First Ever Guidelines for Perimenopausal Depression Released
A group convened by The North American Menopause Society and the National Network on Depression Centers Women and Mood Disorder Task Group and endorsed by the International Menopause Society have published the first-ever guidelines for the evaluation and treatment of perimenopausal depression.
“There is a new appreciation of the perimenopause—defined as the early and late menopause transition stages as well as the early postmenopause—as a window of vulnerability for the development of both depressive symptoms and major depressive episodes. However, clinical recommendations on how to identify, characterize and treat clinical depression are lacking,” the authors wrote.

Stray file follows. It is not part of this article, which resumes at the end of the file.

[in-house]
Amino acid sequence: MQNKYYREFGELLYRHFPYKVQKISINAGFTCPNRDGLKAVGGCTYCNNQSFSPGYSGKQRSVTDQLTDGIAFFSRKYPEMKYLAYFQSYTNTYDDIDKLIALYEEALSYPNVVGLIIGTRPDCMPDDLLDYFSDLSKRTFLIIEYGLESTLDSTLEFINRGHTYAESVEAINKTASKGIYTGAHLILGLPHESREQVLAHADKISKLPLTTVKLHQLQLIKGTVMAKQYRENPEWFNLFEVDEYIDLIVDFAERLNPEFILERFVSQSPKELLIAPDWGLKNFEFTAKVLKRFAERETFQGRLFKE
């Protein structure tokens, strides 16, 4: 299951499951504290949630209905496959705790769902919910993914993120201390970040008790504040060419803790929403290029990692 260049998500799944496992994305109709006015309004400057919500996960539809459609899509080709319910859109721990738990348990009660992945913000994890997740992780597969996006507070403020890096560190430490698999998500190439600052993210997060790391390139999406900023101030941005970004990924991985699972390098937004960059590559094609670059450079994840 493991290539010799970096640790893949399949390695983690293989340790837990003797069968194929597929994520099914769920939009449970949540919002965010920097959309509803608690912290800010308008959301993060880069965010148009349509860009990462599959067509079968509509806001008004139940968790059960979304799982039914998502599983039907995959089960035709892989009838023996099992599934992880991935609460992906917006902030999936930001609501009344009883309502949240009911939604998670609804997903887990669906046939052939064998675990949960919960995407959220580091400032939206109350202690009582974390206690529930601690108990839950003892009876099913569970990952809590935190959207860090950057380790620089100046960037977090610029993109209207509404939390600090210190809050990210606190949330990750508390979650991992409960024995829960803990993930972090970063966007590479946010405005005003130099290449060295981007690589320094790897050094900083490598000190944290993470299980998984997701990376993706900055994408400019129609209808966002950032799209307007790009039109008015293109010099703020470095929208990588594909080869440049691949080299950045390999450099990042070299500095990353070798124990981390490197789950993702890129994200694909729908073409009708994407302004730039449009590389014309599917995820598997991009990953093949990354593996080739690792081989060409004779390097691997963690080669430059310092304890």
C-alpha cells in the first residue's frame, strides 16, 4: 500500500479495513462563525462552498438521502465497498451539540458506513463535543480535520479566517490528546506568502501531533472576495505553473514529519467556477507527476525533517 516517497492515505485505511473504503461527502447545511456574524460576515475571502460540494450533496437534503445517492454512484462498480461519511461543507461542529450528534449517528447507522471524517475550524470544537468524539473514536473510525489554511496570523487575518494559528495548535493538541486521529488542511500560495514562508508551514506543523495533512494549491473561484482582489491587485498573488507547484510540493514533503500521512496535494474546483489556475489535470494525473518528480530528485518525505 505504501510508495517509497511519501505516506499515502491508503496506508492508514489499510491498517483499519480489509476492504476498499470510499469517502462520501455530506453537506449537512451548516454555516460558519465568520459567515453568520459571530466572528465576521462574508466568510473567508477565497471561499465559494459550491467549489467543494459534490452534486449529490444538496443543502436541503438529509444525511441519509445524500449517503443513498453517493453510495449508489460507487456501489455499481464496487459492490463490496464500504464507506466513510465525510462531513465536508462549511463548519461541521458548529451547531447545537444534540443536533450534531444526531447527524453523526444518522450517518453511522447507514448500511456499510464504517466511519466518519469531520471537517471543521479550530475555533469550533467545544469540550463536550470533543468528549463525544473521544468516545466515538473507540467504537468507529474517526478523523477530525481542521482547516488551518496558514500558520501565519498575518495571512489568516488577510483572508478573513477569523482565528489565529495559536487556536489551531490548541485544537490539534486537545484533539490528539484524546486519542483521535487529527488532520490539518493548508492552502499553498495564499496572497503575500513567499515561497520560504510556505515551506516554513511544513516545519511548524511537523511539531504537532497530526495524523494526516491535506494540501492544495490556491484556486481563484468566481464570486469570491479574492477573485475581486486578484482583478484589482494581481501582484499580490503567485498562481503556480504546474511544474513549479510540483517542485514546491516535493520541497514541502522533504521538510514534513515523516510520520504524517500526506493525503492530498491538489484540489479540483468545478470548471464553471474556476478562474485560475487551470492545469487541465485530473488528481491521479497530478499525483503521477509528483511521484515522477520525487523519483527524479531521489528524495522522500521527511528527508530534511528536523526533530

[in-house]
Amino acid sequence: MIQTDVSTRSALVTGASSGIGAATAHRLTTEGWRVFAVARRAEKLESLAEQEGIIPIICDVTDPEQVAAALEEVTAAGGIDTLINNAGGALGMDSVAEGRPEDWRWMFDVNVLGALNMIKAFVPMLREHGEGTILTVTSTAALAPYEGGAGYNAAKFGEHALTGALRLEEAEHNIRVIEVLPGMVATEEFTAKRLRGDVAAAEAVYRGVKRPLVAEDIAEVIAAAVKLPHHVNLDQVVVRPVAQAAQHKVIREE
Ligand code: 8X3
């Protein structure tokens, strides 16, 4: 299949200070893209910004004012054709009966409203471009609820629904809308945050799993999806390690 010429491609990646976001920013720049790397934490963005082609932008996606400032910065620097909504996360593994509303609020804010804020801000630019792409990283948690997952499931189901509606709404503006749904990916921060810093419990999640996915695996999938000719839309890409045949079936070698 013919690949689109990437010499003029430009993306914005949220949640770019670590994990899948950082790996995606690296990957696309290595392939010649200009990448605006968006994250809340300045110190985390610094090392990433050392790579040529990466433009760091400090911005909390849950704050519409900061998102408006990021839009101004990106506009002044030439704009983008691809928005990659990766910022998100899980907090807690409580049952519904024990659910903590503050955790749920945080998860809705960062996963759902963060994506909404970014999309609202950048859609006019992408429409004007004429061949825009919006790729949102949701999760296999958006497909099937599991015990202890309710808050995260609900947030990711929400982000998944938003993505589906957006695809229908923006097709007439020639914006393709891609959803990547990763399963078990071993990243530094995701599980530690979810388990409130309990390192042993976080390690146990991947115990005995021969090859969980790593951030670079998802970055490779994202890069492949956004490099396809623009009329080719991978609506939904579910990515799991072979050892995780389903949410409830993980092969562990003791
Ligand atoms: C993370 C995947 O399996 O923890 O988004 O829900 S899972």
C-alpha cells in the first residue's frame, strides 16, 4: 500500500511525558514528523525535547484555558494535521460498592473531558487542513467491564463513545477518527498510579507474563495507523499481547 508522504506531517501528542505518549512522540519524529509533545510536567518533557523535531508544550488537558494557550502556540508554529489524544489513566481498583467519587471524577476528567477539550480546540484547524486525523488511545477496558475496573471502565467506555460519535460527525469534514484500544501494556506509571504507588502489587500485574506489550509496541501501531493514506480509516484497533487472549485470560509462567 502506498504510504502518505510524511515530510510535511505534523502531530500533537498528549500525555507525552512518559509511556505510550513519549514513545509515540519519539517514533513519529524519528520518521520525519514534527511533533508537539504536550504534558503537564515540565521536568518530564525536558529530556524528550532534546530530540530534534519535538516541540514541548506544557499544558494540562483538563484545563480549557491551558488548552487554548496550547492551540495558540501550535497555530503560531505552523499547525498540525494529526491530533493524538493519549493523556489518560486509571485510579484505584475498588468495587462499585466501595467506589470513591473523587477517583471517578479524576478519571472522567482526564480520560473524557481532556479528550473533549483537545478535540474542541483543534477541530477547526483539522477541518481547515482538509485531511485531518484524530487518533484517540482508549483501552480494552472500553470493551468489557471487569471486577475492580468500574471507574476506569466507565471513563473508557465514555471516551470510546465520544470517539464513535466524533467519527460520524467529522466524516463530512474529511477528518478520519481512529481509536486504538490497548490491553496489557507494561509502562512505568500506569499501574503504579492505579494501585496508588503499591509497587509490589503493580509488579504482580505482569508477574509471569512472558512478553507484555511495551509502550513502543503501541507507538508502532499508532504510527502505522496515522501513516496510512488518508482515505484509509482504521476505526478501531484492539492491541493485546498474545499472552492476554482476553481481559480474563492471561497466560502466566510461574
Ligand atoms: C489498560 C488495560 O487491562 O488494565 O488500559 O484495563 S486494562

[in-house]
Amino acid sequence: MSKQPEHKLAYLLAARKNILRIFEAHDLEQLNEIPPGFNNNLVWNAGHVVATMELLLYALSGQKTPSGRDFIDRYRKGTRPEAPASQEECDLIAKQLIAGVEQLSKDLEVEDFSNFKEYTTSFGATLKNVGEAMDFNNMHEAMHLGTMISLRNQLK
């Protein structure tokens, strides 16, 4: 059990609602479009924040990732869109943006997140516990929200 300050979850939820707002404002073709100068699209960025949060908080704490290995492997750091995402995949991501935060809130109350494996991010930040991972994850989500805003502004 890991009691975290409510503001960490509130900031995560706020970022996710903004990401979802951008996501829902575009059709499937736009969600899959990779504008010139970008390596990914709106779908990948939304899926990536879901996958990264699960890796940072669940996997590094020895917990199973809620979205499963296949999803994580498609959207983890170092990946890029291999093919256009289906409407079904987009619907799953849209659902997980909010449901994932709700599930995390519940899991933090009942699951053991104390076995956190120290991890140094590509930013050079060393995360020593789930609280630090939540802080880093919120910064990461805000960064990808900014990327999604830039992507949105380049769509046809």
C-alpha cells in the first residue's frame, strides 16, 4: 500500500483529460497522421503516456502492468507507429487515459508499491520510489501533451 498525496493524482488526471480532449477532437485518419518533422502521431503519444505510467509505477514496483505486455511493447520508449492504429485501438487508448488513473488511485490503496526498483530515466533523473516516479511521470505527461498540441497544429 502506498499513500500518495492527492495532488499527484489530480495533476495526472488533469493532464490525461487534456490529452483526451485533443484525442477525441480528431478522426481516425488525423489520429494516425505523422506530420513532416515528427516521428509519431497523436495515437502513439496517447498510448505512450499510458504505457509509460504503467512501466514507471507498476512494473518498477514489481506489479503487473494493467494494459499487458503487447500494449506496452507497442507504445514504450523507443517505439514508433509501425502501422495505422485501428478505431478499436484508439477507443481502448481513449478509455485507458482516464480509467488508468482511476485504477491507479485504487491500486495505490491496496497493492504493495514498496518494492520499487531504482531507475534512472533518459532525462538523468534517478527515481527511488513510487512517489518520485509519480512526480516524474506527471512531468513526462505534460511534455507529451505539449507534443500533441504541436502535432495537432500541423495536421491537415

The guidelines address 5 areas: epidemiology; clinical presentation; therapeutic effects of antidepressants; effects of hormone therapy; and efficacy of other therapies.
Among the recommendations:
- When selecting antidepressants during perimenopause, a woman’s prior history of antidepressant use should be considered.
- Cooccurring sleep disturbances and night sweats should be considered as part of treatment for menopause-related depression.
- While estrogen-based therapies may help improve clinical response to antidepressants, their use in older women should be considered with caution.
Maki PM, Kornstein SG, Joffe H, et al. Guidelines for the evaluation and treatment of perimenopausal depression: summary and recommendations [published online September 5, 2018]. Journal of Women’s Health. https://doi.org/10.1089/jwh.2018.27099.mensocrec.